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SHARING WISDOM. Using videotape, people in many isolated villages are being given the opportunity to share in problem solving

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One of the most significant aspects of VVN is its commitment to demonstrating that illiteracy is no barrier to effective communication. With a literacy rate of less than 50 percent in many developing countries, Martha Stuart wanted to ensure that people, whether or not they could read or write, would be able to express themselves.

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``What has been proven is that illiterates can learn to use very sophisticated technologies very effectively,'' says Ms. Walsh, who has remained an adviser to VVN since its inception.

One outstanding example of this has been VVN's experience with a labor union for women in India's vast sector of undocumented workers. The Self-Employed Women's Association (SEWA) joined VVN after its director, Ela Bhatt, attended the first international VVN meeting in Bamako, Mali, in 1982. Since then, Video SEWA has trained about 20 of SEWA's members, most of whom are illiterate. SEWA's video producers and technicians are vegetable vendors, hand block printers, carpenters, cane workers, and junksmiths.

Video SEWA has produced a large number of videotapes, which they are now selling to other organizations in India, as well as distributing to other countries through VVN. These tapes have ranged in subject-matter from trade techniques and nutrition to farming and family health.

``Video is a very powerful medium,'' says Ms. Bhatt. ``In Mali I saw that it was the village women who were producing tapes, beautiful tapes. I was so impressed. I said to myself, why shouldn't we have the best stuff, the best communications instrument? Then Martha came here and she trained a group of our women.

``Out of these, I think 13 were illiterate women, working-class women. And they're really excellent. They have never seen even TV, yet they are excellent in the production aspect. First of all they are very steady -- strong shoulders. And they don't get distracted. They have good concentration. Then they have a good eye in the sense that they are able to perceive -- I think better than ourselves. Once they are clear about a subject, then they are very clear.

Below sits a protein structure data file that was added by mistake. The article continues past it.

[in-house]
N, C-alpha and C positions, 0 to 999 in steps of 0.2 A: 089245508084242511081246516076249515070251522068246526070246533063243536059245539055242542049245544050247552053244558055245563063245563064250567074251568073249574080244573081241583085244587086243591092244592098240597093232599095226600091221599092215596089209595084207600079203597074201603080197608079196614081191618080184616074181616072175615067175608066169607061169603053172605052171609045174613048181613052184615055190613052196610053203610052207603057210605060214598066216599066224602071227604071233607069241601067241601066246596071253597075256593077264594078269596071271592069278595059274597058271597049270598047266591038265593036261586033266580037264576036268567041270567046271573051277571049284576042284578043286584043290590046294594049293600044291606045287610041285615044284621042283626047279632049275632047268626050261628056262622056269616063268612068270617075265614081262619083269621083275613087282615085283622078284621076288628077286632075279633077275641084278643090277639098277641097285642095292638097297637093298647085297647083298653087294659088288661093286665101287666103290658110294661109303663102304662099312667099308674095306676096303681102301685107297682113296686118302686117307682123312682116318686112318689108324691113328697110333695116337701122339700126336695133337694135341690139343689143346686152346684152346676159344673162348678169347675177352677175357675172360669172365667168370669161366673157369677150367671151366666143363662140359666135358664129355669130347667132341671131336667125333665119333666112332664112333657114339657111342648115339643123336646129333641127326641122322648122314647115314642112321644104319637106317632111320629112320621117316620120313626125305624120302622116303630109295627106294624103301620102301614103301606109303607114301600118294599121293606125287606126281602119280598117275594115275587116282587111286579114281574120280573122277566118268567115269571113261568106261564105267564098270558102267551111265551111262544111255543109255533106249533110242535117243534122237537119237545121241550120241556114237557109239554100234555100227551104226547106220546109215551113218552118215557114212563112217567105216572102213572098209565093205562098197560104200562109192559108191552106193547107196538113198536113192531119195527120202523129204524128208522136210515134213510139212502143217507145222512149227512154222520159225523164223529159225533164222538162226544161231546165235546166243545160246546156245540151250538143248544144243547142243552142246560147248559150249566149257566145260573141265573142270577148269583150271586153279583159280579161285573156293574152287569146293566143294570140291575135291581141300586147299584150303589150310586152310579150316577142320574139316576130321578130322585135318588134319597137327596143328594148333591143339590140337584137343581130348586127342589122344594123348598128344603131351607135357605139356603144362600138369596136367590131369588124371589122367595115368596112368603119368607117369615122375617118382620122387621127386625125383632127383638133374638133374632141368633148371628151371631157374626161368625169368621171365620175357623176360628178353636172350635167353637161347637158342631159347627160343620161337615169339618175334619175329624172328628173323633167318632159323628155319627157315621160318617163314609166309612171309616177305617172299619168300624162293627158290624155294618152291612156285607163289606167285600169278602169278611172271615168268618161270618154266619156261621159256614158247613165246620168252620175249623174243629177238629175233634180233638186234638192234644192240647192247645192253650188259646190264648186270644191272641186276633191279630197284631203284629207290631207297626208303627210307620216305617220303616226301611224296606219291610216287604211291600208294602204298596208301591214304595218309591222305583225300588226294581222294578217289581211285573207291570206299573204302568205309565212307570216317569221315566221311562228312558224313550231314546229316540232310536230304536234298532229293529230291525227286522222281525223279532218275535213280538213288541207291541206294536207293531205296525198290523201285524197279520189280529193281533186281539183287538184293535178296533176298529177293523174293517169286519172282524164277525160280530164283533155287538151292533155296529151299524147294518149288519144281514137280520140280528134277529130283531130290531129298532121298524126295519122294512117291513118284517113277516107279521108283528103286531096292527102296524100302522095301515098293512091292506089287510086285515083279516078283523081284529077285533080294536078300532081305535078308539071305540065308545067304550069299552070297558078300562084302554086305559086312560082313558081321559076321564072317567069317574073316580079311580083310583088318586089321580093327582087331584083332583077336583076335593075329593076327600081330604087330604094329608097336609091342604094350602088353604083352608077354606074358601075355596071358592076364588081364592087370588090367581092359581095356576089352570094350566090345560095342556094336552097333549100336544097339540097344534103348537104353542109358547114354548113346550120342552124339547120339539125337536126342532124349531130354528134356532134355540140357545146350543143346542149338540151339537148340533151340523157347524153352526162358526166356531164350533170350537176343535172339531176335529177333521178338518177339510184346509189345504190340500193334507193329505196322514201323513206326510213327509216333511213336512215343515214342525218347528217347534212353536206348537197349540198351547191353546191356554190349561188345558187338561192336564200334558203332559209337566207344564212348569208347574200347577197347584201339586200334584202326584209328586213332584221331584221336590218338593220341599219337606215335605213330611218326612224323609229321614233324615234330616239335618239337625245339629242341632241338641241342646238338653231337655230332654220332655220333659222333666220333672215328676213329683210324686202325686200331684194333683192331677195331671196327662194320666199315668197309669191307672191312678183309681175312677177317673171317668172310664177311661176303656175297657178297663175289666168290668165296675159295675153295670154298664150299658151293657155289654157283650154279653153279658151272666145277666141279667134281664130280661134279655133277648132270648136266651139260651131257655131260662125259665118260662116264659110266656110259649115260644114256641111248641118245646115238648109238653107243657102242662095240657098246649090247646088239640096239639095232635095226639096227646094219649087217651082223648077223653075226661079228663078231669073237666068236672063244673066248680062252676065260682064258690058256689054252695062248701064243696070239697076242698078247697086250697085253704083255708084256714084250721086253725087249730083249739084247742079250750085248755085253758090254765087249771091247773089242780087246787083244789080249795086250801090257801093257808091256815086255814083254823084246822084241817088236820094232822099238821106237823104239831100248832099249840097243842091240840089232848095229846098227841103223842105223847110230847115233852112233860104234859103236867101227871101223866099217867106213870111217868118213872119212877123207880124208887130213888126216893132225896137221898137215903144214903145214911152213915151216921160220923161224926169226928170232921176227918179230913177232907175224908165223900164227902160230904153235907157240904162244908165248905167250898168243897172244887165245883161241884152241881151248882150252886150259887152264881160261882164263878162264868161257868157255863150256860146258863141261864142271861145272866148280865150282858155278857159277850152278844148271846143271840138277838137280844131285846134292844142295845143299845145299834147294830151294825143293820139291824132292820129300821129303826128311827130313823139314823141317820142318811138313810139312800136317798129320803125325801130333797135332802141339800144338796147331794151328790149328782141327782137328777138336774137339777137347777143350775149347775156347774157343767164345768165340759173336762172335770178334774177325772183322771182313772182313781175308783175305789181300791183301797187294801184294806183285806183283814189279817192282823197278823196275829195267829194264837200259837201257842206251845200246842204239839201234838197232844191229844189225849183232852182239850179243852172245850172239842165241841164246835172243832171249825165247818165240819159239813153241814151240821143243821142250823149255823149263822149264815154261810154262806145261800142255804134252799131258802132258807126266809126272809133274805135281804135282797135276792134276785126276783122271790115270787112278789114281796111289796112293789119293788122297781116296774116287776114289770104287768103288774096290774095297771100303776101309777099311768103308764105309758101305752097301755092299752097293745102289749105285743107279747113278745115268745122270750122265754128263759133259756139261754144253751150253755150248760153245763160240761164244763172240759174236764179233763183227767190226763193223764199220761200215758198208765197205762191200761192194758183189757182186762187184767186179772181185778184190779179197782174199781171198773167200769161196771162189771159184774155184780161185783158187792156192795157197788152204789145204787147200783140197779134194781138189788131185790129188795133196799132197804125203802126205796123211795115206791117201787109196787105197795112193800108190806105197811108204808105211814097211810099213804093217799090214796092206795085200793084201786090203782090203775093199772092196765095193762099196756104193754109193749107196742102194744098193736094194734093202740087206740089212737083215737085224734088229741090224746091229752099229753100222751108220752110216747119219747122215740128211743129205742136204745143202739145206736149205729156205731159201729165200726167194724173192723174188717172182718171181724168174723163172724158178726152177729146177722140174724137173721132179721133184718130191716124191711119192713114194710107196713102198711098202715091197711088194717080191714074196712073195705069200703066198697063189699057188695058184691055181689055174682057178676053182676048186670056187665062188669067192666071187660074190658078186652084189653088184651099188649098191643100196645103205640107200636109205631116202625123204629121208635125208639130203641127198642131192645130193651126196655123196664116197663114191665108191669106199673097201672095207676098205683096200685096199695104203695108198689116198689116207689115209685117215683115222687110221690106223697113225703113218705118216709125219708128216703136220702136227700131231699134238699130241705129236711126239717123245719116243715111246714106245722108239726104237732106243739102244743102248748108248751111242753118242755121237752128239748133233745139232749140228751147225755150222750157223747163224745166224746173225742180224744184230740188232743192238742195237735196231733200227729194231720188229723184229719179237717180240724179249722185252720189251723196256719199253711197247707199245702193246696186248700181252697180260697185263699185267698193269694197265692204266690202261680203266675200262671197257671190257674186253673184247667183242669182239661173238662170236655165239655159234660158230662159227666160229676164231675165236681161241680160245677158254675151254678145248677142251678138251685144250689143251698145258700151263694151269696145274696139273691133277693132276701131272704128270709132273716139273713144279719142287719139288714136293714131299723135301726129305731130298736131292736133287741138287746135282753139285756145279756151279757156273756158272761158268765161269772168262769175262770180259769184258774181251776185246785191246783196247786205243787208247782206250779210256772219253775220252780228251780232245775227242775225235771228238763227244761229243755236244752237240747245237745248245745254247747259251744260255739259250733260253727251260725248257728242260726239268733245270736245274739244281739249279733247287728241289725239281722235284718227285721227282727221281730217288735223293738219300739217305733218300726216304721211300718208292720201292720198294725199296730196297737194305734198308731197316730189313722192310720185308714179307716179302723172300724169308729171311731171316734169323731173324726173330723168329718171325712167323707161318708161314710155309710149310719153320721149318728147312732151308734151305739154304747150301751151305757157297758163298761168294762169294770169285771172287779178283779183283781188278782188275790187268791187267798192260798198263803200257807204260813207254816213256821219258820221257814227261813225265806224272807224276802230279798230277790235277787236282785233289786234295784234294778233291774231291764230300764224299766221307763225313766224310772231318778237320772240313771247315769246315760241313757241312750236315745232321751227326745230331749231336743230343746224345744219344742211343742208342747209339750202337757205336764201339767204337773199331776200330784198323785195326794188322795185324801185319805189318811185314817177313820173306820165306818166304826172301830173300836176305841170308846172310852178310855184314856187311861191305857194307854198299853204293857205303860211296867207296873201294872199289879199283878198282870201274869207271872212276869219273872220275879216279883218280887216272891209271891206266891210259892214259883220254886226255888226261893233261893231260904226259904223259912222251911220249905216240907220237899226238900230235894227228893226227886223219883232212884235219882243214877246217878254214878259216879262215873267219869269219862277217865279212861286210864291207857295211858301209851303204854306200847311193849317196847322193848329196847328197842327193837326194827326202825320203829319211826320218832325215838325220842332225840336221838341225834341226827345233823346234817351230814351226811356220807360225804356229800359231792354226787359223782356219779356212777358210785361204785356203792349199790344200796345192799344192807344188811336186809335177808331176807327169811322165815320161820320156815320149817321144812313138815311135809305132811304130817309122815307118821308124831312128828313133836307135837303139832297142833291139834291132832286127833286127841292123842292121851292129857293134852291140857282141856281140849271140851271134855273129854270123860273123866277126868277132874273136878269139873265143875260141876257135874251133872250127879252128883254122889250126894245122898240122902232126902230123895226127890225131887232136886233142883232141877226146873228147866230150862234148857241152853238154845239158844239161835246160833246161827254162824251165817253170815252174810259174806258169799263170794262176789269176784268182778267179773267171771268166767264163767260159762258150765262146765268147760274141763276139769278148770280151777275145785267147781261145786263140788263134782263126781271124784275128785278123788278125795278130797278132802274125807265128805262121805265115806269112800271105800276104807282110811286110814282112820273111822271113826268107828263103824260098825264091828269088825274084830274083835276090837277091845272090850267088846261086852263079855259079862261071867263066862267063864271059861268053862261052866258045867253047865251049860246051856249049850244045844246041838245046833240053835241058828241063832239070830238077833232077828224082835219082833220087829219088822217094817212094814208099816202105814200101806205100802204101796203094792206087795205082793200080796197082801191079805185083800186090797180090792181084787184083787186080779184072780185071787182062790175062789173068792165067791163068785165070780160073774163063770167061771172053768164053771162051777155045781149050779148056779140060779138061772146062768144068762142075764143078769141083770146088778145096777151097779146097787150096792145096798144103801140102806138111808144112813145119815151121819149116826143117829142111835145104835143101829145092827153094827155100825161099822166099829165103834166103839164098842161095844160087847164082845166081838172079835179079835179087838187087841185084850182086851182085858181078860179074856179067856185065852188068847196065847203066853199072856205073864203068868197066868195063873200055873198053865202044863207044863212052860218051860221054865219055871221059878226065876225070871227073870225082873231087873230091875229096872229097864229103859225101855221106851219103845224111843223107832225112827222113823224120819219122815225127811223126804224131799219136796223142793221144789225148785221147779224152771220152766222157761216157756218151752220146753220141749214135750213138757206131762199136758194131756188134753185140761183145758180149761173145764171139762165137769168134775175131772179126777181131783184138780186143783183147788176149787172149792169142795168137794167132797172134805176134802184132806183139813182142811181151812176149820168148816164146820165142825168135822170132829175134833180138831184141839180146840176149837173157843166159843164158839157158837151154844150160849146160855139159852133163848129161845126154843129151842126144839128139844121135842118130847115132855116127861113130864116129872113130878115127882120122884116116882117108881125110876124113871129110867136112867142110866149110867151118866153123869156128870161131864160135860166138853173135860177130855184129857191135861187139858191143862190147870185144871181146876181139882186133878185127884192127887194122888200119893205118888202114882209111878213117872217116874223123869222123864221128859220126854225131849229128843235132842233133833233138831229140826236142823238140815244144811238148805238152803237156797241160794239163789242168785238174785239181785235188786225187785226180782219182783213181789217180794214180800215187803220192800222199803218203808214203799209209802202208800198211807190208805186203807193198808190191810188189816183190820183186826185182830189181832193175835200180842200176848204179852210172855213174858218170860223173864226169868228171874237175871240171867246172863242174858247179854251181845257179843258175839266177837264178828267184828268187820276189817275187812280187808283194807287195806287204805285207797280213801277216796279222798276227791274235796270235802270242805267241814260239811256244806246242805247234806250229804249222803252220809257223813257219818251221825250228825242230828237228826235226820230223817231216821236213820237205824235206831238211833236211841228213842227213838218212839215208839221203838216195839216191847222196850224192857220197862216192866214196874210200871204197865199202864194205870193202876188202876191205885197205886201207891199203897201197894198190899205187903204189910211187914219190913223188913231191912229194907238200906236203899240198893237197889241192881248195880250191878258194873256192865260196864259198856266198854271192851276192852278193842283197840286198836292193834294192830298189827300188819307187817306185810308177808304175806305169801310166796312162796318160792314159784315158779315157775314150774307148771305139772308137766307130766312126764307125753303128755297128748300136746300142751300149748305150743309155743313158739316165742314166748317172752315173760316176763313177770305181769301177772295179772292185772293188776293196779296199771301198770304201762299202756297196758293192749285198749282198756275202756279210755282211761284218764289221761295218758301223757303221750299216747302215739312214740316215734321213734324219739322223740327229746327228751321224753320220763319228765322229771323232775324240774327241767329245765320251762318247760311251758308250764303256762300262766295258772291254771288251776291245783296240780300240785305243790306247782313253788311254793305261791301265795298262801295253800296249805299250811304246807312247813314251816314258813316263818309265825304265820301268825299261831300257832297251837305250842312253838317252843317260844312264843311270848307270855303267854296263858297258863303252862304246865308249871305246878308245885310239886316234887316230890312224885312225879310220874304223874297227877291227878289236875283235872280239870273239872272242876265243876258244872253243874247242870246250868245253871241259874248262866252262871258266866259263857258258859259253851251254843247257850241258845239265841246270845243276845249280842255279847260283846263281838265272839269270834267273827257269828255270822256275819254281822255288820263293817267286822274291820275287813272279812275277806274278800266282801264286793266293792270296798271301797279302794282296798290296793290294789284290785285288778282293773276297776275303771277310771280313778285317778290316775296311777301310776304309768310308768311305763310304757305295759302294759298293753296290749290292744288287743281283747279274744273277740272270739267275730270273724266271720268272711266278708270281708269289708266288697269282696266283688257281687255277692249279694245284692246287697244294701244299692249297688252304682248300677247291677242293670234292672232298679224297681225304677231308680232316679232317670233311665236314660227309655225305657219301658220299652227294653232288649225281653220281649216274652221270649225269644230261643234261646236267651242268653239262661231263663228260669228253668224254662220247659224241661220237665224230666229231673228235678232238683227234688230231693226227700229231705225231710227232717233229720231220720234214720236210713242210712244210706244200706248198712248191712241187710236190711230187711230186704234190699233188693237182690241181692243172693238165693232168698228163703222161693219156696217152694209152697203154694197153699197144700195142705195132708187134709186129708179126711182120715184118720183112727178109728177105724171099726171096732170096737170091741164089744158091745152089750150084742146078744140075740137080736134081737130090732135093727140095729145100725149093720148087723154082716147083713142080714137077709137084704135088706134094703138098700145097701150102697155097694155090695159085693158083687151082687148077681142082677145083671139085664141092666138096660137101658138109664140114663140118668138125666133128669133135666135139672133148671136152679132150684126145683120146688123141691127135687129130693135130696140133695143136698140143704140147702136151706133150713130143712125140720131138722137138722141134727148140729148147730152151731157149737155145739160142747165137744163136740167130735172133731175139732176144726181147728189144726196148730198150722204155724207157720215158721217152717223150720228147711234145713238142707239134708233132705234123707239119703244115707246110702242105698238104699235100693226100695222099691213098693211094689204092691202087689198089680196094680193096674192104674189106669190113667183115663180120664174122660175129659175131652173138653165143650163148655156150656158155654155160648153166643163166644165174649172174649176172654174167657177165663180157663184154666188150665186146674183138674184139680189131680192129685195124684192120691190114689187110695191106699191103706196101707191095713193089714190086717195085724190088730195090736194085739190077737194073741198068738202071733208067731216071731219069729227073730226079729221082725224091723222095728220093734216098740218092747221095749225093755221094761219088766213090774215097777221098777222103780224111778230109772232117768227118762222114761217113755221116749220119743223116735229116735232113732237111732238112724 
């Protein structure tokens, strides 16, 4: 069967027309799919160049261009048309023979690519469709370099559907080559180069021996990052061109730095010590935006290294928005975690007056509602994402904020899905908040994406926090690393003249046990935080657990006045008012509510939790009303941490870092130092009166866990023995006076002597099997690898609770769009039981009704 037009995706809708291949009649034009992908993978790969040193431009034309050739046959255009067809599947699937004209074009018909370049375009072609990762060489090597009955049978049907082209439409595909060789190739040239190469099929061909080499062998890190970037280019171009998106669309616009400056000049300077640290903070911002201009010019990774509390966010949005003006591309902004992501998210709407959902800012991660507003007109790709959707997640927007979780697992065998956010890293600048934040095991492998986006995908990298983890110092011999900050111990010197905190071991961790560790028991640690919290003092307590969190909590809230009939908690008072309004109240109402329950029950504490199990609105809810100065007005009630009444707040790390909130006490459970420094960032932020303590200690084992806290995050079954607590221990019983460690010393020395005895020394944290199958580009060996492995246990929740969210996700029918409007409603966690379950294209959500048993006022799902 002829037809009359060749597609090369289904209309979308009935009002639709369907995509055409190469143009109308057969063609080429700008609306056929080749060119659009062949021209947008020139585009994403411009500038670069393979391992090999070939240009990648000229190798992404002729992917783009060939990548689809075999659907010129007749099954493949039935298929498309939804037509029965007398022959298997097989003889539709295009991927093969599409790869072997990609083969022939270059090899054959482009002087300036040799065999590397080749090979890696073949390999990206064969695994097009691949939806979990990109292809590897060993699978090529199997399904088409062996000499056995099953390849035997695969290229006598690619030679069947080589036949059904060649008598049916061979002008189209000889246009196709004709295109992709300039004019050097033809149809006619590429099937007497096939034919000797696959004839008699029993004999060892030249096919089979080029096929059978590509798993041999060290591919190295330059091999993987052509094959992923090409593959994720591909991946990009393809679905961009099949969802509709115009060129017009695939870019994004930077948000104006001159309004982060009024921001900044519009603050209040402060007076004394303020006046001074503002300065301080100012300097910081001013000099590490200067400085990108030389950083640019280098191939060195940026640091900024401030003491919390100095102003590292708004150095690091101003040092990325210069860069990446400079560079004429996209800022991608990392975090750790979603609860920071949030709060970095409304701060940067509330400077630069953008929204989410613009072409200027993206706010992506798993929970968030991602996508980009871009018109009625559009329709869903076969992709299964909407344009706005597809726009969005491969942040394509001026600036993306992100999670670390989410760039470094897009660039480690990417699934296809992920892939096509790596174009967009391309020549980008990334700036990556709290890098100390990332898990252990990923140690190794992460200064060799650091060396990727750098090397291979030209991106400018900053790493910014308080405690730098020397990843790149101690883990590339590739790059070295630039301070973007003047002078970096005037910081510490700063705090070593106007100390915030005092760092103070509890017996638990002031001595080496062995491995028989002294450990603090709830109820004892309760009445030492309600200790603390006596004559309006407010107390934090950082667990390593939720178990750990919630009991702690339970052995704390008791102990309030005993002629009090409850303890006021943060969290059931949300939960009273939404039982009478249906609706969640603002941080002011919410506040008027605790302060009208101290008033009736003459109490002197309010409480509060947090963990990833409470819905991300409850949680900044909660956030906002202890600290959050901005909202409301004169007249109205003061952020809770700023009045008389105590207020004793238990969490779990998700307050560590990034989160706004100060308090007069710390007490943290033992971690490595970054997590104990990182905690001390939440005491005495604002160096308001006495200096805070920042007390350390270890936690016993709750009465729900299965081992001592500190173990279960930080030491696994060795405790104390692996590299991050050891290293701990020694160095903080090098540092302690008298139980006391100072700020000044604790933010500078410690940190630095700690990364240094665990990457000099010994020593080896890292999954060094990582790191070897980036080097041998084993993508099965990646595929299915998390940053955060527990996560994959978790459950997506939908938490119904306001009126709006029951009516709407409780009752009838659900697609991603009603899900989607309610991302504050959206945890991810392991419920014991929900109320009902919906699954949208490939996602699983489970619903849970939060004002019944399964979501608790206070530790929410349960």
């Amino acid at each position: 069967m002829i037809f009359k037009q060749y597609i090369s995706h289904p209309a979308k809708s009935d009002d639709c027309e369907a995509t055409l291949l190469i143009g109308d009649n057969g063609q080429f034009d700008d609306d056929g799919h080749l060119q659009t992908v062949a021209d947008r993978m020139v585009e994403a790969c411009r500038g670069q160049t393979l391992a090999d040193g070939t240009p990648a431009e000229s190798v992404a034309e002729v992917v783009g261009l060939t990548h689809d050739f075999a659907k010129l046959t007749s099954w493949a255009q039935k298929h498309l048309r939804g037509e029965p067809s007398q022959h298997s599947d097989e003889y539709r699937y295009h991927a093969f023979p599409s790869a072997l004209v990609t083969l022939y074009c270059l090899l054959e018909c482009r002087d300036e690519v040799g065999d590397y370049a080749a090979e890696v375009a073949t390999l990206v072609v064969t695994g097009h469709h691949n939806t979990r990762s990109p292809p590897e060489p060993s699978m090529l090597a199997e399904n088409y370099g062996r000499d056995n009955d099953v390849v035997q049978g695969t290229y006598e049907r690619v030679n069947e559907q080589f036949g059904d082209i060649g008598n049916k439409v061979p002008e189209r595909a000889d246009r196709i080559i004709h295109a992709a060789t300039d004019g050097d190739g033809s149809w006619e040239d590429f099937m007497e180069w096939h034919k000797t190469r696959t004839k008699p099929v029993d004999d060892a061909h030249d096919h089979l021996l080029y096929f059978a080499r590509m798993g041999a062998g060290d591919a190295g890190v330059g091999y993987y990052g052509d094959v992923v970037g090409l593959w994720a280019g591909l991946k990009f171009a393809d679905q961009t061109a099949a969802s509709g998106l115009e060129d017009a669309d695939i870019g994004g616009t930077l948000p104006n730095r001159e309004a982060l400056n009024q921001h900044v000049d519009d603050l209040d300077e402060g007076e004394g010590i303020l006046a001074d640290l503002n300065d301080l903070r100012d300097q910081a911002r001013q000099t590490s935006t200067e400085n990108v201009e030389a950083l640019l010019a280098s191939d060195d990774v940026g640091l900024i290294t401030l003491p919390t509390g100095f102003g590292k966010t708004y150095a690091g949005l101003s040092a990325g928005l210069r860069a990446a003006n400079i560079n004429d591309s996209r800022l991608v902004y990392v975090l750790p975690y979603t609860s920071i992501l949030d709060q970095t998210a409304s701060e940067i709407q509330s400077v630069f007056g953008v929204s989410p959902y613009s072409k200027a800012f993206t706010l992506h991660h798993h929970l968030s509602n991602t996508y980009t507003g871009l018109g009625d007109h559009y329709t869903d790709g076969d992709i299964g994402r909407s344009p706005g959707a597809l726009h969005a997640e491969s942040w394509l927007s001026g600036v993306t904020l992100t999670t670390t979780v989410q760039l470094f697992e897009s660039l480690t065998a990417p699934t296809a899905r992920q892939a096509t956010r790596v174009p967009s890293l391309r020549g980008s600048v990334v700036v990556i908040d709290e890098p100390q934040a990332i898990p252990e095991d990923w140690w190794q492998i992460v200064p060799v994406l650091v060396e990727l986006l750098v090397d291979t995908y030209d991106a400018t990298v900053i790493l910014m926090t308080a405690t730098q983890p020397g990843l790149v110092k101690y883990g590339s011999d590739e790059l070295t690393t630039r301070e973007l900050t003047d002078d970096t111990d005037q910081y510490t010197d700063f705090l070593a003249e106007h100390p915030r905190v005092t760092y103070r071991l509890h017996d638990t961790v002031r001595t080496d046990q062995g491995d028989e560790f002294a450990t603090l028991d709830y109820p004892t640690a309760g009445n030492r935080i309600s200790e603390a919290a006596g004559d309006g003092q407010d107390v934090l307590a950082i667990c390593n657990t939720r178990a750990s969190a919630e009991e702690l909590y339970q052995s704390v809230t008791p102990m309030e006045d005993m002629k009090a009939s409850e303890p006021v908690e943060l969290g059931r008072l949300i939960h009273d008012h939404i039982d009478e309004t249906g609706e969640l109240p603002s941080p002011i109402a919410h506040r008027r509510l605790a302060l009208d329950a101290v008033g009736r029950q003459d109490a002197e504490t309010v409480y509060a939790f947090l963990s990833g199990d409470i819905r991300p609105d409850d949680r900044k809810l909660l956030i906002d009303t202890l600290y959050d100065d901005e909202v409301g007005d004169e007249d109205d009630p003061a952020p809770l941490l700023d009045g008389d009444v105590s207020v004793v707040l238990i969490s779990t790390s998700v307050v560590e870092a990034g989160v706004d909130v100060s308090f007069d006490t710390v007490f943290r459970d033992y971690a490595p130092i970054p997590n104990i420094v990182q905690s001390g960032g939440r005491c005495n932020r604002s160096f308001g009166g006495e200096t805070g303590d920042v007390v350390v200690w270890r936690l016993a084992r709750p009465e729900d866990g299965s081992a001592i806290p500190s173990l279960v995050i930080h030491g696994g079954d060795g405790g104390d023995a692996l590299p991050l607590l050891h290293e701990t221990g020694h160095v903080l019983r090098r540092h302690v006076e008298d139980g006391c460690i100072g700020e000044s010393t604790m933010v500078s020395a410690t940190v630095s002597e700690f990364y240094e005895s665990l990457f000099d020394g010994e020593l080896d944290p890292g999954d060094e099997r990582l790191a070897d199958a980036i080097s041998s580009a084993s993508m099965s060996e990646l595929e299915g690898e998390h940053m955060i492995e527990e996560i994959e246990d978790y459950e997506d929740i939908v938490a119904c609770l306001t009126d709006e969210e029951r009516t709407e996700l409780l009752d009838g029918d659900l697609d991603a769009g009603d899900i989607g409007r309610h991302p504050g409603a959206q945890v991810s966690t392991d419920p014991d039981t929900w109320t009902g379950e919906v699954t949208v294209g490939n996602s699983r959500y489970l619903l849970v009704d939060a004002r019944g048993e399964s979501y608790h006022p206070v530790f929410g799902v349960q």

``For example, they were producing a tape on diarrhea in a village. [Dehydration, resulting from diarrhea, is the major cause of infant and young child mortality in developing countries.] They knew the situation so well. The way the camera moved: the drinking water facility, the pond where people wash, how dry the land is -- then the kitchen and the pitcher where they put the water. Diarrhea was the subject, but they also shot the whole cause of diarrhea, which is water and the facilities and how dirty it all is.''

One aspect of VVN's work that surprises some observers is that in dry, dusty parts of the world illiterate villagers maintain video equipment in good condition, virtually indefinitely. There have been almost no incidents of damage to equipment anywhere. ``The idea is that the people feel they `own' the equipment in a very special sense,'' says Sally Stuart. ``Its use has given them self-confidence and a sense of involvement in shaping their own lives.''

Martha Stuart's vision for Village Video Network is perhaps best summed up in her own words. ``By giving global reach and social import to this kind of personal exchange,'' she wrote, ``to what is essentially people encouraging other people, I believe we can tap a pool of human energy and healing power of untold dimension. Once people move beyond a win/lose mentality, they are able to relate to each other on the basis of trust rather than fear. . . . For the first time we have the means in videotape technology truly to girdle the globe with examples of people helping each other. I find it hard to imagine a more powerful method for establishing world peace and supporting human health and growth everywhere. But it begins at village scale.''